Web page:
Maybe not, but I can assure you no American had any such thought. I'm not sure any American could have that thought.
  • Touchpad vs. iPad (Score:5, Interesting)

    by SoTerrified (660807) on Thursday September 29, 2011 @10:06AM (#37553348)

    I was one of the lucky few who got one of the $99 HP Touchpads in the store. And, as an iPad owner, I have to say... My iPad was gathering dust. I originally bought the iPad because I was sold on the apps. It seemed like there were so many and I could do anything! But it didn't take long to realize that doing any kind of involved work on a touchpad was slow and awkward. And soon I was just using my laptop for any of that. All I used the iPad for was web browsing, and watching video. Enter the Touchpad. For browsing the web? A superiour experience, as not only do I have flash, but I quite like the webOS cards for handling multiple browser windows. For viewing media? I have a homebuilt PVR that I use to record tv shows. They are recorded in a format supported by the Touchpad. So how much effort is involved in transfering my TV shows to the Touchpad? I just plug it in, the Touchpad shows up like a USB drive, and I transfer files. Compare that to having to run iTunes and open files and synch... The Touchpad is just so much more convenient. You can argue specs, you can argue "The iPad has apps!" But as an item filling a niche between laptops and smart phones and finding myself with access to both, I'm reaching for the Touchpad much more than I'm reaching for my iPad.

    TL;DR I never would've checked out the HP Touchpad except for the price. But now that I have, it has already displaced my iPad as a better product for my needs.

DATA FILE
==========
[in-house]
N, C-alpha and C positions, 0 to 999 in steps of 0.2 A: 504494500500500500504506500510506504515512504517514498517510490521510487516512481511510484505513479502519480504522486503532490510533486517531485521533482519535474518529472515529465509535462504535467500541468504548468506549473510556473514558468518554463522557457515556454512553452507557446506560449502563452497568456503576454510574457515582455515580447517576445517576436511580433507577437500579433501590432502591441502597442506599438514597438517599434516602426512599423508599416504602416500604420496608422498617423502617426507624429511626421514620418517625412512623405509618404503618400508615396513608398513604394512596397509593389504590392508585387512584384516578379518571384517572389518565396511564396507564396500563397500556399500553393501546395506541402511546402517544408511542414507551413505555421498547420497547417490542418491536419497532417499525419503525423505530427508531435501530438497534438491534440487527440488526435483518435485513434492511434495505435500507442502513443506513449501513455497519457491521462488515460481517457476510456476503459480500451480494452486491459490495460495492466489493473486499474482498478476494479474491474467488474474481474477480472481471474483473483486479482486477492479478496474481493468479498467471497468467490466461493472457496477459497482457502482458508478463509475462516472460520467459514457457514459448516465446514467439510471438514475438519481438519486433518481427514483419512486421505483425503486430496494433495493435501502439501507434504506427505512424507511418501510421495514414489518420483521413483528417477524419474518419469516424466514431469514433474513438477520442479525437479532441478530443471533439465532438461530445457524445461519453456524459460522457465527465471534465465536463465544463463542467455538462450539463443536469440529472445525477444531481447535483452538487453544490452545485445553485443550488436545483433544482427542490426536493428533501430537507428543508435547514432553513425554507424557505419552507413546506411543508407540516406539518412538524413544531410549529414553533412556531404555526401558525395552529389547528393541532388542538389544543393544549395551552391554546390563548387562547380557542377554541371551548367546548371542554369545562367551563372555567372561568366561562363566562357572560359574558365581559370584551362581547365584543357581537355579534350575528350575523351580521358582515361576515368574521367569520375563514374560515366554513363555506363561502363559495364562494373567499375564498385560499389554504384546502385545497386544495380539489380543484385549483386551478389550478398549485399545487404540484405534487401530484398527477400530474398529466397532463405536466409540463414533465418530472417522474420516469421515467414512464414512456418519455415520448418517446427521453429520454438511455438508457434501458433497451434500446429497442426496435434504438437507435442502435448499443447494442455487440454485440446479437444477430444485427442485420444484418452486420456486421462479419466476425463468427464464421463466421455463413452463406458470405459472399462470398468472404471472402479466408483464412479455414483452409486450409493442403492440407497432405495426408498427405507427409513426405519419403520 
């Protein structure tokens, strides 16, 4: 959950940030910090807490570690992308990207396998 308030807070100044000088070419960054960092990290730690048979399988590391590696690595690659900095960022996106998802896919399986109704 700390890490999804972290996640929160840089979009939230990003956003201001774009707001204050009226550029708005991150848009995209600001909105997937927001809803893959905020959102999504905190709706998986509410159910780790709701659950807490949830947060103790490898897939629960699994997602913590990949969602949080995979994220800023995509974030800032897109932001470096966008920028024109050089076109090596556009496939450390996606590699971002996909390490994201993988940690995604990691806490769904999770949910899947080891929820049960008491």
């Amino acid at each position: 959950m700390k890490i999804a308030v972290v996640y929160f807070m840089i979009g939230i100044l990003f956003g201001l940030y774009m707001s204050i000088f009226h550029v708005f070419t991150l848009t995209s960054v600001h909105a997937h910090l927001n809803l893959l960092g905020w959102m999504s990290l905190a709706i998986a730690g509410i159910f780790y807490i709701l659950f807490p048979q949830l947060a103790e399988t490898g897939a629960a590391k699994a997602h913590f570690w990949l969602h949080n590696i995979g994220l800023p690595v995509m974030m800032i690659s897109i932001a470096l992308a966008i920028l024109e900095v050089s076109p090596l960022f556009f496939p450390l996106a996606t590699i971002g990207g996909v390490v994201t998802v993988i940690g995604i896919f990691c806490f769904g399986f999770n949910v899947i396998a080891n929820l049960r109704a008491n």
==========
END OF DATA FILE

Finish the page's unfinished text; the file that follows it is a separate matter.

• Re: (Score:3, Interesting)

      by striker64 (256203)

      are you seriously surprised by this? The PC industry has spent years and countless man hours making things easy to use, yet still powerful for users like us to do whatever we want with the tech. Then comes along apple and tells us that the great progress we've made is all worth shit, we need isolated apps and don't need to interconnect any which device we want, who needs that stuff? And the general population eats it up like its a free krsipy kreme donut! Sure apple perfected the touchscreen and snazzy

      • by geekoid (135745)

        Style. Apple has style. That's why they are successful.

      • *sigh* It's not about the snazzy animations and perfect touchscreen. It's about the fact that it's a device that enables people to do "computery stuff" that without the fear they're going to screw it up.

        In other words, the perception from people isn't that it sucks because it's locked down or crippled. It's that it's simple to use because... well.. there's less stuff to get in the way. Less stuff to comprehend, but just enough to do what you want. (Complexity can come later once people get accustomed to wha

    • by microcars (708223)

      ... TL;DR I never would've checked out the HP Touchpad except for the price. But now that I have, it has already displaced my iPad as a better product for my needs.

      So now that you have used both, if you could go back in time, would you pay $499 (original list price I believe) for the Touchpad?

      • So now that you have used both, if you could go back in time, would you pay $499 (original list price I believe) for the Touchpad?

        I was questioning the value of my iPad at that price before ever looking at the Touchpad. For the value a tablet, any tablet, brings into my life, I don't think any tablet is worth $499 to me. So the answer is no. But that's with knowledge gained from owning an iPad and seeing what and where I'd use a tablet.

        However, I think if the Touchpad had been in the $249-$299 range, I would've paid that. That made $99 a no-brainer.

        If I was buying my first tablet and didn't know how I would use it, I admit that my

      • *Not* the parent of your post here either, but...